I’d be lying if I said this didn’t happen in some cases. In fact, my first time driving the facility’s massive Aero van occurred when Del M., a paranoid schizophrenic, was accused of attacking a neighbor’s daughter and was committed to Lancaster Regional Hospital’s psych ward. While I was filling out the 302 involuntary commitment report, I realized this was the first time I had been in the hospital since I was born, when it was still called St. Joseph’s Hospital, and my mother and father, proud Catholics, held me in their arms, radiant and flushed, thinking of all the potential that I had, wondering what amazing things I would accomplish as an adult.
In the meantime, I settled into a routine at Pinnacle. In the mornings, I’d heft the canvas bag of medications in EZ-Dose packets and patient folders towards their apartments, walking past kids at the bus stop and men my age kissing their wives good bye in the driveway. I’d ask the clients to identify their medications and initial in the Medications section of their binder that they had ingested their meds; if they did not wish to, they were to sign with an X, which happened about 5-10% of the time. When this happened with a controlled substance like Percocet or Xanax, I’d consider forging the X into an initial and pocketing the pill, which my friends all requested, but by this time my own recovery had, gradually, begun to bloom, like those flowers on the side of my mom’s bed in the picture of her holding me as a baby at St. Joseph’s.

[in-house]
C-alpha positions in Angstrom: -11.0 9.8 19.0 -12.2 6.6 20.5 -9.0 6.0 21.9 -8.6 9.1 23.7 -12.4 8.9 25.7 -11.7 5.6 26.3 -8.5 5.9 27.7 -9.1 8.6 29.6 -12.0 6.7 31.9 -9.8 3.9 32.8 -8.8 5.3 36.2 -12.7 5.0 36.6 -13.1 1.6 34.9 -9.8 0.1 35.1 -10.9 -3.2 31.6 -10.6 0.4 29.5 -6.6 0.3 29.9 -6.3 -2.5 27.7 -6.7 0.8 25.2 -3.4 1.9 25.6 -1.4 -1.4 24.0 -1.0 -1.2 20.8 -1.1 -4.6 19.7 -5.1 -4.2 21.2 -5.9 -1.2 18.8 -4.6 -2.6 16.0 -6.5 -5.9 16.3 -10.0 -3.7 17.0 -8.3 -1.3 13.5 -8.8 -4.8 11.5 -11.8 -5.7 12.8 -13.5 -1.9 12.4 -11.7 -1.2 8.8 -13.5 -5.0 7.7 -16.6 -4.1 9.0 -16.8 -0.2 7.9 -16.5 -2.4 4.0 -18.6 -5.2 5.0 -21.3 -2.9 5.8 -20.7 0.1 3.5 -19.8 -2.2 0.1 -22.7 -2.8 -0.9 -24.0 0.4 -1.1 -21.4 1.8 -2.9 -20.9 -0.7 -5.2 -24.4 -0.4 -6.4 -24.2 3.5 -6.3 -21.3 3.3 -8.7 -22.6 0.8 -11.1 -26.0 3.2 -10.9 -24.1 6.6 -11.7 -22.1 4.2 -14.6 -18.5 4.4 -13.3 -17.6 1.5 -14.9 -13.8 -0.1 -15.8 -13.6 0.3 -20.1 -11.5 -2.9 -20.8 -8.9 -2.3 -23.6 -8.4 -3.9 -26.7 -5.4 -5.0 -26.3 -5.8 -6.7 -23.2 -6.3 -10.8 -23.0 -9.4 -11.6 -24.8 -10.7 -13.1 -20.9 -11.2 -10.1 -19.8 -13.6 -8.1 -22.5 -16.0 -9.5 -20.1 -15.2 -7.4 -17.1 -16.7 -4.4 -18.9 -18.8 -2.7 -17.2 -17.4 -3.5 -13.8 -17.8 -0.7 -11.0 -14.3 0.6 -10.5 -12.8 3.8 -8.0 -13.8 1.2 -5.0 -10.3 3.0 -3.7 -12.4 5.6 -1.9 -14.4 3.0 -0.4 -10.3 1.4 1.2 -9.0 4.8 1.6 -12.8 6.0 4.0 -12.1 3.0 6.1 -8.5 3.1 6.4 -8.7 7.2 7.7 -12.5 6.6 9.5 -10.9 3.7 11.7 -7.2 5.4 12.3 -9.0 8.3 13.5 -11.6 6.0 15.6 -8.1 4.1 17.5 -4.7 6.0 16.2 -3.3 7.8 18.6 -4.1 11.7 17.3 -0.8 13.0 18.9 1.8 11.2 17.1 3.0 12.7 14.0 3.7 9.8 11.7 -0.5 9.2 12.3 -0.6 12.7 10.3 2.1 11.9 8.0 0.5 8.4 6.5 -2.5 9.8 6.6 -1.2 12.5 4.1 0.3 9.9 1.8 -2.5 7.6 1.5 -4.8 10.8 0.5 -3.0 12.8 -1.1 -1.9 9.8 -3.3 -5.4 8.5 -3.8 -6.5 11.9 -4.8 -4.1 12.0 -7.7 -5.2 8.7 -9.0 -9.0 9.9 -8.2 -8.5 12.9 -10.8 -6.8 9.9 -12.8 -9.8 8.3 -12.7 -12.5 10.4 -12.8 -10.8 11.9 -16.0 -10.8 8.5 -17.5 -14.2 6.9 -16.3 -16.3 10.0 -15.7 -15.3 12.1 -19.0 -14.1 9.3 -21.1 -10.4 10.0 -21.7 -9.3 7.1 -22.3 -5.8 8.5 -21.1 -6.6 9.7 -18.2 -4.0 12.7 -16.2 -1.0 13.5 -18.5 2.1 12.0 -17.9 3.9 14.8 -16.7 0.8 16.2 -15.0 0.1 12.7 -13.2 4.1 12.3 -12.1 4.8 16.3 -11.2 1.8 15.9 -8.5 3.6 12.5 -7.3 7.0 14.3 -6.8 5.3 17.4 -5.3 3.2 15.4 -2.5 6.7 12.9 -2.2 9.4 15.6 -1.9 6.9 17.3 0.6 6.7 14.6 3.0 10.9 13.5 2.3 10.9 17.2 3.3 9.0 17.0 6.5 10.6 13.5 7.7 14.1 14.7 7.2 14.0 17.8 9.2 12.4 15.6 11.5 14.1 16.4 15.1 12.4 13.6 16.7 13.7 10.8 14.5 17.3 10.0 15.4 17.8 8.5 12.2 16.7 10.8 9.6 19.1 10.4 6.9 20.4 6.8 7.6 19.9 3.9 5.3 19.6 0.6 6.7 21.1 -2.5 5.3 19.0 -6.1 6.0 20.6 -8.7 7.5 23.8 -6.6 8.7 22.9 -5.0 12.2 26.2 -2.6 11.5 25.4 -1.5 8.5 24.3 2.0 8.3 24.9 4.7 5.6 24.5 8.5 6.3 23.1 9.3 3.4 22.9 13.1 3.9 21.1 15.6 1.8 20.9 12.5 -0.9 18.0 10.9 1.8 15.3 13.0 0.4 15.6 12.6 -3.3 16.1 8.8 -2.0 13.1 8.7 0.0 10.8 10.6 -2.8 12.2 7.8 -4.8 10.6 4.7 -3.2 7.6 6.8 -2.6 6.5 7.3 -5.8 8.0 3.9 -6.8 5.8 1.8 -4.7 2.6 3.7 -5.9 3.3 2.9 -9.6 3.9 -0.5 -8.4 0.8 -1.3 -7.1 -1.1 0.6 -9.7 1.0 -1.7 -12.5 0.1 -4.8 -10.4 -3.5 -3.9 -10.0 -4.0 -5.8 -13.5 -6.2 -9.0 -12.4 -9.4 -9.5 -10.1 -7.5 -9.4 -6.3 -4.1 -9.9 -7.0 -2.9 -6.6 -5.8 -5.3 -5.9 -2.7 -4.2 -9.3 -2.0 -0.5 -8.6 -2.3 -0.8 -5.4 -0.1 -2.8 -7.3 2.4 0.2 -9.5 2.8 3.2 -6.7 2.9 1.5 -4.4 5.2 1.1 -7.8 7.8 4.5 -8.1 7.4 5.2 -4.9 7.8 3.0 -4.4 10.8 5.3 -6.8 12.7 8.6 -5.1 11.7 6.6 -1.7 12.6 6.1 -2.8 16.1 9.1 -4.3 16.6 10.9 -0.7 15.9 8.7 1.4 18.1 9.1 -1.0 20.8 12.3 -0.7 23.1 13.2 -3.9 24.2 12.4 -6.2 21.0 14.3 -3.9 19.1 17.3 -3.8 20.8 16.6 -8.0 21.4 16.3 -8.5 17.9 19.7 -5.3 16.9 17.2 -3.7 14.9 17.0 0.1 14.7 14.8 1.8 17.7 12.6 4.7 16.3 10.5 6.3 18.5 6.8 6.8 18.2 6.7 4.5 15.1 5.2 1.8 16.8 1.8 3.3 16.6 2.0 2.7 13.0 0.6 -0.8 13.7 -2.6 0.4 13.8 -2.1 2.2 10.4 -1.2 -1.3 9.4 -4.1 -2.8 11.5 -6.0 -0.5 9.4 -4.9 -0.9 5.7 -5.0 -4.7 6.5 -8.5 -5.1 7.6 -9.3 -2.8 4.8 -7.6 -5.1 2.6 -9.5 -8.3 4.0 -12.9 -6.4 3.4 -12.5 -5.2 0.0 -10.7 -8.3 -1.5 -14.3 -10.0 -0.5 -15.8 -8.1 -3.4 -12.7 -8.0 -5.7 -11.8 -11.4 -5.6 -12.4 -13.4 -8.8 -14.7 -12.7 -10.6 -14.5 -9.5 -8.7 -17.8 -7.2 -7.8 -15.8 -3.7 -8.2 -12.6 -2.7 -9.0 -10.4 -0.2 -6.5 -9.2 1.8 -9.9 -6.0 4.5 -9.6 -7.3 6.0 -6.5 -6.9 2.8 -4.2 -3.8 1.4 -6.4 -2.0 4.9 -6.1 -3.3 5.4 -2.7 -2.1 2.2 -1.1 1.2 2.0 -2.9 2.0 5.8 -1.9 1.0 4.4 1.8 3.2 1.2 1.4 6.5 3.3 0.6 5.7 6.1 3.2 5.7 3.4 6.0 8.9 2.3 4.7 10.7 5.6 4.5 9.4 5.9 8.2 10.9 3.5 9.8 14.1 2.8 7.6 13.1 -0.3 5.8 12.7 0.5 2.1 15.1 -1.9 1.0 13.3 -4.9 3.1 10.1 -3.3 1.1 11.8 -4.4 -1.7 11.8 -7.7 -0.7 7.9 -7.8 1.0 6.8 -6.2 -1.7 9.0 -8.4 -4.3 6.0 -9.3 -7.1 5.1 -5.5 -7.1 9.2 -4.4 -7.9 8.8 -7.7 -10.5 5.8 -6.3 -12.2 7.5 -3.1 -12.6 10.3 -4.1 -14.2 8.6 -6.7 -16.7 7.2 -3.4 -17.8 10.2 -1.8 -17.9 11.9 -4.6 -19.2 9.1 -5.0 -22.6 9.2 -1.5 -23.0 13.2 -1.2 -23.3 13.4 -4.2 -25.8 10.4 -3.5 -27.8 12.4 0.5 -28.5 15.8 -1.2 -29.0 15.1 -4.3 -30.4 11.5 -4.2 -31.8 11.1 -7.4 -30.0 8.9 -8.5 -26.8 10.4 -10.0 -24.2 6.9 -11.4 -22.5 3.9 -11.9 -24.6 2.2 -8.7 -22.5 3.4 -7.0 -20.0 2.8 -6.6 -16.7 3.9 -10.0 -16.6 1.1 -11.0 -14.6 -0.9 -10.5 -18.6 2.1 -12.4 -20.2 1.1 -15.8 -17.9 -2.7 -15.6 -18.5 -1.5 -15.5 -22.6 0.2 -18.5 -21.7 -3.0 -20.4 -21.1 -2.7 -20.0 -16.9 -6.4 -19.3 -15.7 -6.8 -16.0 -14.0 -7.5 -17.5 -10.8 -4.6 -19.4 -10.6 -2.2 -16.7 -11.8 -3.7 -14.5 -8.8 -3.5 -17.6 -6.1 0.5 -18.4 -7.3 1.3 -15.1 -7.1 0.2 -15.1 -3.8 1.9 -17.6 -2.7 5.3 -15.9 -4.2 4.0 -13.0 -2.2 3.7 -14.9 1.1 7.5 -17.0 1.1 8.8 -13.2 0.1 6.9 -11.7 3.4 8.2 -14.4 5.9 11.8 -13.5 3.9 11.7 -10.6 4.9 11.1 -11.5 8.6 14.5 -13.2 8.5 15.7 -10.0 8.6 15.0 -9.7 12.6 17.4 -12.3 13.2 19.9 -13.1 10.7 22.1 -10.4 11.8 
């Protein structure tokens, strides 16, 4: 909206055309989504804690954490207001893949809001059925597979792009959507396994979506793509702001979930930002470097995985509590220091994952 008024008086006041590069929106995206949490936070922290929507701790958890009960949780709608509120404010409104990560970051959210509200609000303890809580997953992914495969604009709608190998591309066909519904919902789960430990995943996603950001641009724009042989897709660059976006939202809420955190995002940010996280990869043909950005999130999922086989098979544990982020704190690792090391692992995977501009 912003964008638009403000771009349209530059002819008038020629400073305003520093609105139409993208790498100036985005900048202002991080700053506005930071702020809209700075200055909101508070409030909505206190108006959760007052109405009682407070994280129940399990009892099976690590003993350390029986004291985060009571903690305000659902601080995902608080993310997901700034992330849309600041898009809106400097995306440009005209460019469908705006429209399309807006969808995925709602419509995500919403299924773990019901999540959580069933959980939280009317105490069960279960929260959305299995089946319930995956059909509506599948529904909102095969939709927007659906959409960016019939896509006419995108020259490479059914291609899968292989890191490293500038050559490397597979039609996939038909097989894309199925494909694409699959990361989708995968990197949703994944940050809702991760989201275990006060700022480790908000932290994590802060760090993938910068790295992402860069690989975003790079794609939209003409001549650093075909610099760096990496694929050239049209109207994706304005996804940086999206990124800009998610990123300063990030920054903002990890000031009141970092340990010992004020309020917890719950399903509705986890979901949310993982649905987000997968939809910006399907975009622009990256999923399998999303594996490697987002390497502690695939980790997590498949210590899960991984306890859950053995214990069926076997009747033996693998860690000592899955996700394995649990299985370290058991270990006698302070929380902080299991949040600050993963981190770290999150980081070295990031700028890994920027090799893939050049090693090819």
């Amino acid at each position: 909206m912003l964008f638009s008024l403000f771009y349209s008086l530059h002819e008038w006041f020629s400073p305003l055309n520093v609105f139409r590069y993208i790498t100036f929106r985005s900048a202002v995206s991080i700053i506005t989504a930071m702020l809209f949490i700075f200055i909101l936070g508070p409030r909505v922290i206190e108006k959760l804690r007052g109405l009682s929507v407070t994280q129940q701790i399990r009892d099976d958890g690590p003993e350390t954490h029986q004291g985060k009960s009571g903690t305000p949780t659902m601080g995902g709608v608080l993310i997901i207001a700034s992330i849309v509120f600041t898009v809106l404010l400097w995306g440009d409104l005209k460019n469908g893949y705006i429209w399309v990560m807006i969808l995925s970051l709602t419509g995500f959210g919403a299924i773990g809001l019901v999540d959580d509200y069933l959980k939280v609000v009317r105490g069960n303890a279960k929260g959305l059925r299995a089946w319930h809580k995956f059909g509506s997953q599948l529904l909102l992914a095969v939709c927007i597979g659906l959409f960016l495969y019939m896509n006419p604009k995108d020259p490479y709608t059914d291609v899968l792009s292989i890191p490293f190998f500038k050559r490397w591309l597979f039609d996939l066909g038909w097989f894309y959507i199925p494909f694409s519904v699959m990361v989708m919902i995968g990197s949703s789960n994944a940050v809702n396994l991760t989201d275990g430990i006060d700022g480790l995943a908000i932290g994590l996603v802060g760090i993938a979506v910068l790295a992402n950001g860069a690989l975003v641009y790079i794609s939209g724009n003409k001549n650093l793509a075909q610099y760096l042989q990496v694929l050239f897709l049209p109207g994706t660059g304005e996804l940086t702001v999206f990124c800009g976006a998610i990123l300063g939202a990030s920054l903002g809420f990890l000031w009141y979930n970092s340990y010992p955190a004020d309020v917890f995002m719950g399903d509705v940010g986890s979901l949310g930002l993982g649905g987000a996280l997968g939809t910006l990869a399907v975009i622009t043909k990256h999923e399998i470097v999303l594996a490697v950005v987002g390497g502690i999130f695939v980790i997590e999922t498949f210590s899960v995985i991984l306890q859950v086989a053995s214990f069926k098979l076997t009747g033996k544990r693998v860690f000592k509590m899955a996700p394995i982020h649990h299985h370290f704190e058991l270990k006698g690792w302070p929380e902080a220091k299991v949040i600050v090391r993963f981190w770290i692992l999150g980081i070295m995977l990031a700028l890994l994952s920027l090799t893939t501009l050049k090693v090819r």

Each client taught me something different, and to this day when I ably go about my activities of daily living (on certain days, that is), I think of what specific client taught me about how to live. Along with another client, Ron R., I had enrolled in community college classes, which we would attend together in the section of town where most signs were in Spanish; we were in fact the only two Caucasian males in the class. When I drove clients to the daytime clinic, or waited outside when they met with their counselors, I would study in the van, and doodle questions in the margins for Ron R., who had an IQ of over 140, to explain to me later.
There was Susan H., an older women with Borderline Personality Disorder and Chronic Fatigue Syndrome, whom I would take grocery shopping. Because of her infirmities, it was my job to split shopping duties with her, her scrawling half her recipe list for me to run around and scavenge while she swerved around in her motorized cart. She taught me for the first time what a serving size was, the differences between kinds of potatoes, and how to use coupons. Before then, my shopping trips were usually split between the frozen food section and the liquor store. She taught me the virtues of vegetarianism, which I follow to this day.